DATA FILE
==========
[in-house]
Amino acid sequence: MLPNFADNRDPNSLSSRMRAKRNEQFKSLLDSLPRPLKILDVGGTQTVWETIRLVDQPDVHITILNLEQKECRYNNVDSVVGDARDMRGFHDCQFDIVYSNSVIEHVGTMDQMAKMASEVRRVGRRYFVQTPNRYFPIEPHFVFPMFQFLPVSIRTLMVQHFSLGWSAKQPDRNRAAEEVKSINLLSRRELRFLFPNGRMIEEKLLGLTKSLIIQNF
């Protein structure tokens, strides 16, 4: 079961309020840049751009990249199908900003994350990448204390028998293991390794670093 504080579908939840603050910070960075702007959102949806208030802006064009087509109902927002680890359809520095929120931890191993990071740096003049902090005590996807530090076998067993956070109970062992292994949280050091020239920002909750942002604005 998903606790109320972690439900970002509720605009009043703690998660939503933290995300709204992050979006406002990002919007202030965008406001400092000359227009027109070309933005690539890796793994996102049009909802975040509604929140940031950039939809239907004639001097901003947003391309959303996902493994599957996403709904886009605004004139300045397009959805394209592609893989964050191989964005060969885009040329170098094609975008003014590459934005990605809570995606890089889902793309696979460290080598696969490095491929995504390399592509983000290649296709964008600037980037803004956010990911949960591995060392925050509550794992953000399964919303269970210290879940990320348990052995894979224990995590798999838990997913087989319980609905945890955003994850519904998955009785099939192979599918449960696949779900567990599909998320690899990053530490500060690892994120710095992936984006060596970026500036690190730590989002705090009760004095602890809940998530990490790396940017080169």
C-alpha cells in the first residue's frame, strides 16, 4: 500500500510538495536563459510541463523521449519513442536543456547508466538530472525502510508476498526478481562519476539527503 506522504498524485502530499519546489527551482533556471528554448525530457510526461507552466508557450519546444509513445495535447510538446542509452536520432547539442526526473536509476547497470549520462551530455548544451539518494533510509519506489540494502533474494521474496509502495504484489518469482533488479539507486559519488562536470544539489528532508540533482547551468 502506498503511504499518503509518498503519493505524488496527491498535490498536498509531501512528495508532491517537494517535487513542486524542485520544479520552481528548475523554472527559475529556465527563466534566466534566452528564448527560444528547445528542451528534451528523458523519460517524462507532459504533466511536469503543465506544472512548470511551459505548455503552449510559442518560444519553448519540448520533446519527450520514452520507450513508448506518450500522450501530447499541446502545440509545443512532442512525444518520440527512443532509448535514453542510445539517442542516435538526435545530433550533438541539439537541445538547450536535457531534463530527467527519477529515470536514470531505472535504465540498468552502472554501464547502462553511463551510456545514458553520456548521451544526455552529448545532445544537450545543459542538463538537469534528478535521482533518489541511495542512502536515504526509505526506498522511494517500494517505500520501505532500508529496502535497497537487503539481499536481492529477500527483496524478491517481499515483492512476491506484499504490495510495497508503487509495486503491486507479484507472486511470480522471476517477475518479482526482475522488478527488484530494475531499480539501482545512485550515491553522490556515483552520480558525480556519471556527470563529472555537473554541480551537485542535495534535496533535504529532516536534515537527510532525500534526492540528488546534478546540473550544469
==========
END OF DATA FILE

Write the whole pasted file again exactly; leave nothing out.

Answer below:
[in-house]
Amino acid sequence: MLPNFADNRDPNSLSSRMRAKRNEQFKSLLDSLPRPLKILDVGGTQTVWETIRLVDQPDVHITILNLEQKECRYNNVDSVVGDARDMRGFHDCQFDIVYSNSVIEHVGTMDQMAKMASEVRRVGRRYFVQTPNRYFPIEPHFVFPMFQFLPVSIRTLMVQHFSLGWSAKQPDRNRAAEEVKSINLLSRRELRFLFPNGRMIEEKLLGLTKSLIIQNF
């Protein structure tokens, strides 16, 4: 079961309020840049751009990249199908900003994350990448204390028998293991390794670093 504080579908939840603050910070960075702007959102949806208030802006064009087509109902927002680890359809520095929120931890191993990071740096003049902090005590996807530090076998067993956070109970062992292994949280050091020239920002909750942002604005 998903606790109320972690439900970002509720605009009043703690998660939503933290995300709204992050979006406002990002919007202030965008406001400092000359227009027109070309933005690539890796793994996102049009909802975040509604929140940031950039939809239907004639001097901003947003391309959303996902493994599957996403709904886009605004004139300045397009959805394209592609893989964050191989964005060969885009040329170098094609975008003014590459934005990605809570995606890089889902793309696979460290080598696969490095491929995504390399592509983000290649296709964008600037980037803004956010990911949960591995060392925050509550794992953000399964919303269970210290879940990320348990052995894979224990995590798999838990997913087989319980609905945890955003994850519904998955009785099939192979599918449960696949779900567990599909998320690899990053530490500060690892994120710095992936984006060596970026500036690190730590989002705090009760004095602890809940998530990490790396940017080169």
C-alpha cells in the first residue's frame, strides 16, 4: 500500500510538495536563459510541463523521449519513442536543456547508466538530472525502510508476498526478481562519476539527503 506522504498524485502530499519546489527551482533556471528554448525530457510526461507552466508557450519546444509513445495535447510538446542509452536520432547539442526526473536509476547497470549520462551530455548544451539518494533510509519506489540494502533474494521474496509502495504484489518469482533488479539507486559519488562536470544539489528532508540533482547551468 502506498503511504499518503509518498503519493505524488496527491498535490498536498509531501512528495508532491517537494517535487513542486524542485520544479520552481528548475523554472527559475529556465527563466534566466534566452528564448527560444528547445528542451528534451528523458523519460517524462507532459504533466511536469503543465506544472512548470511551459505548455503552449510559442518560444519553448519540448520533446519527450520514452520507450513508448506518450500522450501530447499541446502545440509545443512532442512525444518520440527512443532509448535514453542510445539517442542516435538526435545530433550533438541539439537541445538547450536535457531534463530527467527519477529515470536514470531505472535504465540498468552502472554501464547502462553511463551510456545514458553520456548521451544526455552529448545532445544537450545543459542538463538537469534528478535521482533518489541511495542512502536515504526509505526506498522511494517500494517505500520501505532500508529496502535497497537487503539481499536481492529477500527483496524478491517481499515483492512476491506484499504490495510495497508503487509495486503491486507479484507472486511470480522471476517477475518479482526482475522488478527488484530494475531499480539501482545512485550515491553522490556515483552520480558525480556519471556527470563529472555537473554541480551537485542535495534535496533535504529532516536534515537527510532525500534526492540528488546534478546540473550544469